How to Start a Fire the Right Way

The greatest discovery humankind has ever made was fire. It was arguably the point where existence itself took a turn and paved the way for many other discoveries and inventions throughout time.

But do you know how to start a fire? You may think this is not such a difficult task. After all, how hard can it be to find someone with a lighter or a few matches? But securing the spark is only one of the steps

Here’s a fire starting life hack you can always use. 

When You Would Need This Skill?

The most obvious answer to this question is the good, old fashioned campfire. The campfire is a mandatory element for any overnight outdoor activity, and there’s really nothing beating the relaxation of sitting around the fire with your friends and family.

But there are also some emergency-type of situations where, of course, knowing how to start a fire can come in handy. For instance, being stranded overnight in an area without reception. The best thing to do in these cases is to build a fire that can both keep you warm and keep any predators away, at least until the morning when you can go and look for help. 

But understanding how to build a fire doesn’t just protect you and the people you are with. It could also protect the environment. There have been many reported instances where campfires have caused serious damage to nature and even other people, either because they were improperly built or left unattended by campers.

Starting a Fire 101

Starting a fire sounds like one of those life hacks everyone knows how to do. That is, until you start trying. There are several different steps involved, and it’s imperative you follow them to the letter.

Take a look at these tips on how to build a successful fire and keep everyone around it safe.

1. Gather What You Need

Starting a fire

Starting a fire doesn’t just involve putting a few sticks together and throwing a match between them. You’ll need a lot of materials to be able to light it and maintain it for longer times.

Here’s what you should look for:

  • Tinder, which is key to getting the fire started. Because it’s the smallest material, it’s the first to catch fire, and then it can spread to the rest of the wood. Tinder can be wood shavings, paper, cardboard, wax, etc.;
  • Kindling like twigs or small branches;
  • Firewood – which is the basis of the campfire. It can be up to 5 inches in diameter, anything thicker can be problematic. Make sure your firewood is completely dry, otherwise your fire won’t stay lit.
  • Matches or a lighter for the final spark.

When you go around to find the materials for the fire, remember to just look for the wood that’s already on the ground, and not cut any branches from the trees if you can. If you know you’re going to start a campfire, try to bring as much of the materials (like tinder) from home.

2. Setting the Stage

If you’re camping in an area that has special places for campfires, you can use it to start your own, though you’ll most likely have to remove any ash or stones from previous fires first.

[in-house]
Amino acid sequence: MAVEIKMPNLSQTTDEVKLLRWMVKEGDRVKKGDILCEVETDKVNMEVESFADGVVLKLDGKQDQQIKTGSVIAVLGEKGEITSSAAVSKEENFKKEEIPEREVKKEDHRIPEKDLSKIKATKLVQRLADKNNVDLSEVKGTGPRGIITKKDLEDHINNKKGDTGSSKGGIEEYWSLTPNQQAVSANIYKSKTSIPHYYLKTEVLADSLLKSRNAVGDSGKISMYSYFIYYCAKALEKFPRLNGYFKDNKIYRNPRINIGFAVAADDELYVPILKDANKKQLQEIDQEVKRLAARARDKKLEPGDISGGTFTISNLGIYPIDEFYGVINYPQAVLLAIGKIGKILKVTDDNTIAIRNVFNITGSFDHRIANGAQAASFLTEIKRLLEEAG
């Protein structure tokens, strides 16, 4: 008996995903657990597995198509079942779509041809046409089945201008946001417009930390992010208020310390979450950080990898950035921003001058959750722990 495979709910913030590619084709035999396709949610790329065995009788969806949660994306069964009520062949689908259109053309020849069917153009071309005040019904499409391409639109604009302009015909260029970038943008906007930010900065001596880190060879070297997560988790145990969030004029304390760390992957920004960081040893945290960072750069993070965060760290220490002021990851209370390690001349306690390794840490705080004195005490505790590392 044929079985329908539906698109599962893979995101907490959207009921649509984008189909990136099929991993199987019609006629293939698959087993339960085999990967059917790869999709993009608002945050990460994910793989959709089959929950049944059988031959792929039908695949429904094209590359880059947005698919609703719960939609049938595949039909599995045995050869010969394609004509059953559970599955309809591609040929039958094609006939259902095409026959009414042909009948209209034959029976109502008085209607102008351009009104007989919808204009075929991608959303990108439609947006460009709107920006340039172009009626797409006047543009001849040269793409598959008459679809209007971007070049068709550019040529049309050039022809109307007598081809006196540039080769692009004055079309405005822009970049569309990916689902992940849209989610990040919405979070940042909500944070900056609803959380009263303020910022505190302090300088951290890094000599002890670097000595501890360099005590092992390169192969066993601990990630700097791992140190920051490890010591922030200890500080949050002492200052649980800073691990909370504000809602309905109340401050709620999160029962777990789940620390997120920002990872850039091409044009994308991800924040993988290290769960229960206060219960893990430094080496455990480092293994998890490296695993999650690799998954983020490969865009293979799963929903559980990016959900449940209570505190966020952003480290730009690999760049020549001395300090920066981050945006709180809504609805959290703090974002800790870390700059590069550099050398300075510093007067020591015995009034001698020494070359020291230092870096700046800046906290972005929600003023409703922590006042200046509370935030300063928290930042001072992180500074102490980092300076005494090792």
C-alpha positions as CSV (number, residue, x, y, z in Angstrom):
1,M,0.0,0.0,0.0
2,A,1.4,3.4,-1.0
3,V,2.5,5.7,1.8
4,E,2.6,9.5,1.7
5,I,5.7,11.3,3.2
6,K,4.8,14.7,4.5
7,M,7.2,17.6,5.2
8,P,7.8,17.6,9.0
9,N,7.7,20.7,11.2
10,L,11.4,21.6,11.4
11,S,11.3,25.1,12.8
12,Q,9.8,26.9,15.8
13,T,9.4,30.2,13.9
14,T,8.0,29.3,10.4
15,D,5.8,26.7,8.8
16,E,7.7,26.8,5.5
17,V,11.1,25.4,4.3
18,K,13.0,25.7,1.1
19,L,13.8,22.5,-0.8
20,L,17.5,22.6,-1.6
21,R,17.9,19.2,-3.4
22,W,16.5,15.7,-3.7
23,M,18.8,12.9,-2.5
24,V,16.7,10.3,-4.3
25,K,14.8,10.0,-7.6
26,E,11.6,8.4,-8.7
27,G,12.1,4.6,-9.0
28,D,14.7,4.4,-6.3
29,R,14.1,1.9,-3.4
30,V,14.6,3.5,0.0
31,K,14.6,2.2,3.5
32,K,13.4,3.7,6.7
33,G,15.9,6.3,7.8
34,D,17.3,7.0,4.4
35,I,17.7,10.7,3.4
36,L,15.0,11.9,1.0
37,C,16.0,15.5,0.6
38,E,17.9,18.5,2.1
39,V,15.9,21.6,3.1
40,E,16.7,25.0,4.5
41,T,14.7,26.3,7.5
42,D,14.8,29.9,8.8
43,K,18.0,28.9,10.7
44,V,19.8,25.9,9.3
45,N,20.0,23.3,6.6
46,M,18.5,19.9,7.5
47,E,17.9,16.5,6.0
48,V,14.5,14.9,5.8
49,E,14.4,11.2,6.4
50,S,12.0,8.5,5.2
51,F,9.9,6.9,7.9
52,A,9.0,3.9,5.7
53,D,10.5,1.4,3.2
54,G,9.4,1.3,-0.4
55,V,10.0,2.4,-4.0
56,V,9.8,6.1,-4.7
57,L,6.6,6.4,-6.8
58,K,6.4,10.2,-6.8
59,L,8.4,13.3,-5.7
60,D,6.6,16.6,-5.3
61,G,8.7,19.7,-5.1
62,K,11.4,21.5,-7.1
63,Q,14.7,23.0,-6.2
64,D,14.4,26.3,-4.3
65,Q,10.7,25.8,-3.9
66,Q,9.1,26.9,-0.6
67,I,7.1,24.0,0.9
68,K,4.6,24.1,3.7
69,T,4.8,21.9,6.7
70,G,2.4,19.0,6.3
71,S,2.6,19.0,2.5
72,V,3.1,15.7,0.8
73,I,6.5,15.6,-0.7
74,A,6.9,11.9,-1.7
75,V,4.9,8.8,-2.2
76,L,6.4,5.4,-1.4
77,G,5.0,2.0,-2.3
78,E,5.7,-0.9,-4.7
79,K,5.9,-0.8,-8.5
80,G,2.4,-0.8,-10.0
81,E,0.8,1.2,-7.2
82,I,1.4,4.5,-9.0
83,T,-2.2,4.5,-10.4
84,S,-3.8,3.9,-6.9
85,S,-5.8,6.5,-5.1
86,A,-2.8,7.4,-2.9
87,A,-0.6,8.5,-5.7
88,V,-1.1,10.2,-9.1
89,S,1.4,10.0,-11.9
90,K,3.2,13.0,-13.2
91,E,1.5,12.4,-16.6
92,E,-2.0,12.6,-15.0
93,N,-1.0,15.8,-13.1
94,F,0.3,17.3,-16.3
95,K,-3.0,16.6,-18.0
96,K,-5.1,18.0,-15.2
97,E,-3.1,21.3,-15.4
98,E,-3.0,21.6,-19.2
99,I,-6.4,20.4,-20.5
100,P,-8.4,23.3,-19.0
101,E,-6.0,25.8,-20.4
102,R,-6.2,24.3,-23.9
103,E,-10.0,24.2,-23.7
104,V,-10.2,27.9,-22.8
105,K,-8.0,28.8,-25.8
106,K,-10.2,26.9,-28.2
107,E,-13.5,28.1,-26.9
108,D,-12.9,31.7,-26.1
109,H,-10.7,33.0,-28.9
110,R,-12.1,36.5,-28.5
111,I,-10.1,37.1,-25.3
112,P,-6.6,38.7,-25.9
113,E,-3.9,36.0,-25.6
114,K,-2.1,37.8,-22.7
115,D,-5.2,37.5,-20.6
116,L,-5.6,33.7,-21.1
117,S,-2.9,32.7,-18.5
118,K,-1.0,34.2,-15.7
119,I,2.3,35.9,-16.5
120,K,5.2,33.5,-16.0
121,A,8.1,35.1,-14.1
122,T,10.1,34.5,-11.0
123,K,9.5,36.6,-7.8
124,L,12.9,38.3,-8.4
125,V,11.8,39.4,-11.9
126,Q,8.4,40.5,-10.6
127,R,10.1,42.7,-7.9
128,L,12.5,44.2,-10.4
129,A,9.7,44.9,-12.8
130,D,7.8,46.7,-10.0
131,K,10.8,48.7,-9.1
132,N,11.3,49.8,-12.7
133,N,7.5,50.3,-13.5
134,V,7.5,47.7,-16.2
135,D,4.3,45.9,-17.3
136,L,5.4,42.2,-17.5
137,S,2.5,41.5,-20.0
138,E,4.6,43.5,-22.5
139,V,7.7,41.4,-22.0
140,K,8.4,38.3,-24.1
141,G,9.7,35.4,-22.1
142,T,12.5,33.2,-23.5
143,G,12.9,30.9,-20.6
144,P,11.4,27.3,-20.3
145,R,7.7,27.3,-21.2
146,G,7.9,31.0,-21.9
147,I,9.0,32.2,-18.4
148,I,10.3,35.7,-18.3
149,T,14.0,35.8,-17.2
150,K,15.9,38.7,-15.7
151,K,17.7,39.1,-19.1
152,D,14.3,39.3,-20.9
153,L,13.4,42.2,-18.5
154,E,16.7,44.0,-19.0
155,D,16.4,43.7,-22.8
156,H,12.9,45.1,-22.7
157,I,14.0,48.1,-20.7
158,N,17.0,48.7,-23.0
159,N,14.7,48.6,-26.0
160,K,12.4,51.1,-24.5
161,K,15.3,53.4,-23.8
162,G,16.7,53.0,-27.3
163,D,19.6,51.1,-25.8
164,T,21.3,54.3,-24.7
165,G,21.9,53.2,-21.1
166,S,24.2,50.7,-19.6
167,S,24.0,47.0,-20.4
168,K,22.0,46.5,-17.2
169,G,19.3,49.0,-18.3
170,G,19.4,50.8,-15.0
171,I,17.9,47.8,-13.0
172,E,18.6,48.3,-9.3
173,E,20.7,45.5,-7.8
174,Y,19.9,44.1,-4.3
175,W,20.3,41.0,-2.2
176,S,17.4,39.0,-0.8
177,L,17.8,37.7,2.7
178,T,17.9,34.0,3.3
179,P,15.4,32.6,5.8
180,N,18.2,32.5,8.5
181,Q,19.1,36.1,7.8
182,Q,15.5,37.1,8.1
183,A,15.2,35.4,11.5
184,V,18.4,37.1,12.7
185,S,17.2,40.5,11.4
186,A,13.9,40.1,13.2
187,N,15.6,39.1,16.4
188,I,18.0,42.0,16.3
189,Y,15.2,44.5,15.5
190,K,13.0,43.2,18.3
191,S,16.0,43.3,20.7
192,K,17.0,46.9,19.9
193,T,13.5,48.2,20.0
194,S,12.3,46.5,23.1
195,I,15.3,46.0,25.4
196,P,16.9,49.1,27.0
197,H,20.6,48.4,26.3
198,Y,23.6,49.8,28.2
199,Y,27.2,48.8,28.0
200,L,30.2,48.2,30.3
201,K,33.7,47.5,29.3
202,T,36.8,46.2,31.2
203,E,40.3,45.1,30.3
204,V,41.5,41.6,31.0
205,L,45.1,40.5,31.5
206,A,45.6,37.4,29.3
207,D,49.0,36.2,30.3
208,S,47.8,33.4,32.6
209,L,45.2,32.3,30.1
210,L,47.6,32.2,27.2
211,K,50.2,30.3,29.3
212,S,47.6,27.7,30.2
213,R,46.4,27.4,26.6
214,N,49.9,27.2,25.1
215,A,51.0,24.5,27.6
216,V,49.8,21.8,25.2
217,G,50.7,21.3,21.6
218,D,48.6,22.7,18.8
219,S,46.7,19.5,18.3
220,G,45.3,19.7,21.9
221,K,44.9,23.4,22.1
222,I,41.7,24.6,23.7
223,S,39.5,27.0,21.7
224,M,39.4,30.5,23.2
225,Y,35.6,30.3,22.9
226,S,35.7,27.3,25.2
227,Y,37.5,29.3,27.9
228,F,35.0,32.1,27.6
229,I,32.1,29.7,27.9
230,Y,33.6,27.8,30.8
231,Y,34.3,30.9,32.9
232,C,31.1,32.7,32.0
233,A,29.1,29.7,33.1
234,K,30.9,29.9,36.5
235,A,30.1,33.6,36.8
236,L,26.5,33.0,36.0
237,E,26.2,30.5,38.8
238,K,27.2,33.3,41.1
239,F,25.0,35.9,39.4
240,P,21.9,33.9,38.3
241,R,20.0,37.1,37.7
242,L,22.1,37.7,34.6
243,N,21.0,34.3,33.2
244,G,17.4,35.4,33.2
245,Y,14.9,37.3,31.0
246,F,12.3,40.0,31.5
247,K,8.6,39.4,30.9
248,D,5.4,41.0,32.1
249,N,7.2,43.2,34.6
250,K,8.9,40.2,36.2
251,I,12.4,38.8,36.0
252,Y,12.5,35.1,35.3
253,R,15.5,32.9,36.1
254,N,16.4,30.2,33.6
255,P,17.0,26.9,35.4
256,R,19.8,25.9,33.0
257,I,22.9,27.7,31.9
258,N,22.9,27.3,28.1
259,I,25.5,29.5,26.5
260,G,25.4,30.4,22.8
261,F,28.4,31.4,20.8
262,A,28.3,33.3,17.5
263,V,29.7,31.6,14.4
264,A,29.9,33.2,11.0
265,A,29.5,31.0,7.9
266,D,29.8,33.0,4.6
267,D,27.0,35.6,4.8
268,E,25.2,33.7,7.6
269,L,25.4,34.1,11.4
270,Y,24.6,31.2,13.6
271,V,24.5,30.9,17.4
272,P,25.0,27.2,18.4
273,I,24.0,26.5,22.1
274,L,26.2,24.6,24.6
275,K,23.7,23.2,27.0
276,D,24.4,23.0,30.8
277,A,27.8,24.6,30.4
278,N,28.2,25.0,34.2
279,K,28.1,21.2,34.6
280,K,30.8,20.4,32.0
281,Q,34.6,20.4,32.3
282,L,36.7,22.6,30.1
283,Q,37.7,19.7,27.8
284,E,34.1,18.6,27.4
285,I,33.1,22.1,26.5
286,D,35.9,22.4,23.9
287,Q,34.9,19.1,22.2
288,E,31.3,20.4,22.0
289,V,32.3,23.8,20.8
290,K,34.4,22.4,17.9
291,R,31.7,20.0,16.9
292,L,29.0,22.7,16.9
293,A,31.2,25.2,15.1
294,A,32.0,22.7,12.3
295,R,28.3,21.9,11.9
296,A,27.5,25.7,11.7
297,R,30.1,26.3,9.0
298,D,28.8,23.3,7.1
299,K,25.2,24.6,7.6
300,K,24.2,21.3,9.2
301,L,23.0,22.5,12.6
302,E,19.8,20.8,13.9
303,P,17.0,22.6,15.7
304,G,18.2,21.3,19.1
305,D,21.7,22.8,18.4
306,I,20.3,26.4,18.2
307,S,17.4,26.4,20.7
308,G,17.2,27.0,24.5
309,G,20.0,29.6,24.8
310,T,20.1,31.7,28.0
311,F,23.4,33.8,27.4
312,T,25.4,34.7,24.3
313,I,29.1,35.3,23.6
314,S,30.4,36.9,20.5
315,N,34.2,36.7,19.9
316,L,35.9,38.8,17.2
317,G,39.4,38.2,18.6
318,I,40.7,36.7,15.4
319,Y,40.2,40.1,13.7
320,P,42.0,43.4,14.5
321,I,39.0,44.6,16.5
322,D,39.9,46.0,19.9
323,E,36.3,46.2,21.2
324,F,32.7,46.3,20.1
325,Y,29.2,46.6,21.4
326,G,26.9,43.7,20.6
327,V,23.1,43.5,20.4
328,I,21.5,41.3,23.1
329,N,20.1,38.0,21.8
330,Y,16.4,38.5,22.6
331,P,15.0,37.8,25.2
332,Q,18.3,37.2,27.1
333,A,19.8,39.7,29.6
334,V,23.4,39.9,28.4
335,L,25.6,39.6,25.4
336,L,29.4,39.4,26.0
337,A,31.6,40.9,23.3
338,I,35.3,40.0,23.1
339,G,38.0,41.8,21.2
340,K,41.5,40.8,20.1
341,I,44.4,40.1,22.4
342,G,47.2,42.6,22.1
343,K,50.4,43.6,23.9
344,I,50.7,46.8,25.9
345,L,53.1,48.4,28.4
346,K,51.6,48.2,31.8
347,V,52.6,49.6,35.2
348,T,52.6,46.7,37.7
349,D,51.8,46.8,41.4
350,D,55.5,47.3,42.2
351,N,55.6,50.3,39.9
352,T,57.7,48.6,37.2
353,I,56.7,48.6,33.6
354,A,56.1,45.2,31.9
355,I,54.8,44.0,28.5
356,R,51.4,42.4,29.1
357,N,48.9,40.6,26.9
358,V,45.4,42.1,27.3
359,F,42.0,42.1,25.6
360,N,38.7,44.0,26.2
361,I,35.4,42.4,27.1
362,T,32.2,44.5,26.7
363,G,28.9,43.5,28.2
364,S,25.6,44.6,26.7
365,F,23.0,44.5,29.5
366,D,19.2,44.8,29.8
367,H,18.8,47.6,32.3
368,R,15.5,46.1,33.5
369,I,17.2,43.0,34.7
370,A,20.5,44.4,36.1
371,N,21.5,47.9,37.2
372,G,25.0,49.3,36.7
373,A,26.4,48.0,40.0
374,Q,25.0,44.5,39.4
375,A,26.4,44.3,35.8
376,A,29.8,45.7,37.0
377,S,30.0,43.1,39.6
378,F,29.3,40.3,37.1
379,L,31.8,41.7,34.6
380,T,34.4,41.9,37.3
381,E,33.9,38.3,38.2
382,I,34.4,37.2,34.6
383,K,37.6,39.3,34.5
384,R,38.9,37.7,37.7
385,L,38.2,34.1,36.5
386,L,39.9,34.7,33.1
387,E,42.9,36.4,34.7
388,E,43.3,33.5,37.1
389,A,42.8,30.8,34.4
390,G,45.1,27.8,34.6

However, if you have to create your own pit, you should do so in an area where there are no hovering branches that could potentially catch on fire. Clear any grass of vegetation in the place you want to start the fire until you reach the dirt. You should dig it at least a few inches deep, and keep the extra dirt around to put out the fire when you’re ready.

At the center of the fire ring, you’ll need to place a bed of tinder, then lay your kindling over it, topped with the firewood. It’s important to put the materials in this order for the fire to stay lit.

3. Light the Fire

After you’ve set the ground for the fire and placed the burning materials, it’s time to enjoy the fire! Take your matches or lighter and light the tinder on multiple sides to ensure the rest of the materials will catch fire as well. Don’t use any other substances like lighter fluid or gasoline – you could potentially burn yourself and those around you.

As long as you placed the tinder at the base and light from multiple sides, you don’t need any inflammable substances to light the fire. 

For maintenance, add an additional log from time to time if you see the size of the flame is decreasing. But be careful not to put too many at once, as it can cause the flame to get uncontrollably big. Place on a log at a time only. 

4. Put it out

starting a fire in emergency

It’s vital you don’t leave the fire unattended, even if for just a minute. Make sure there is at least one person watching it, and that your fire extinguishing tools are nearby. Even a small change in wind direction could potentially bring the flames closer to branches, and cause a wildfire. 

Once the evening is over and you want to call it a night, remember to put out the fire before going to bed. Start by sprinkling water on the flames. Pouring water may flood the fire ring and render it unusable for other campers. 

As you sprinkle water, stir the remaining logs with a longer stick to make sure they all get wet. When the steam will clear, you’re pretty much done!

It’s Always Safety First

For whatever reason you’re starting a fire, the golden rule is to put safety first. These tips, while they can help you start a lovely campfire you and your friends can enjoy, also ensure the entire process is safe for everyone involved. 

Keep them close by the next time you’re headed for an outdoor adventure.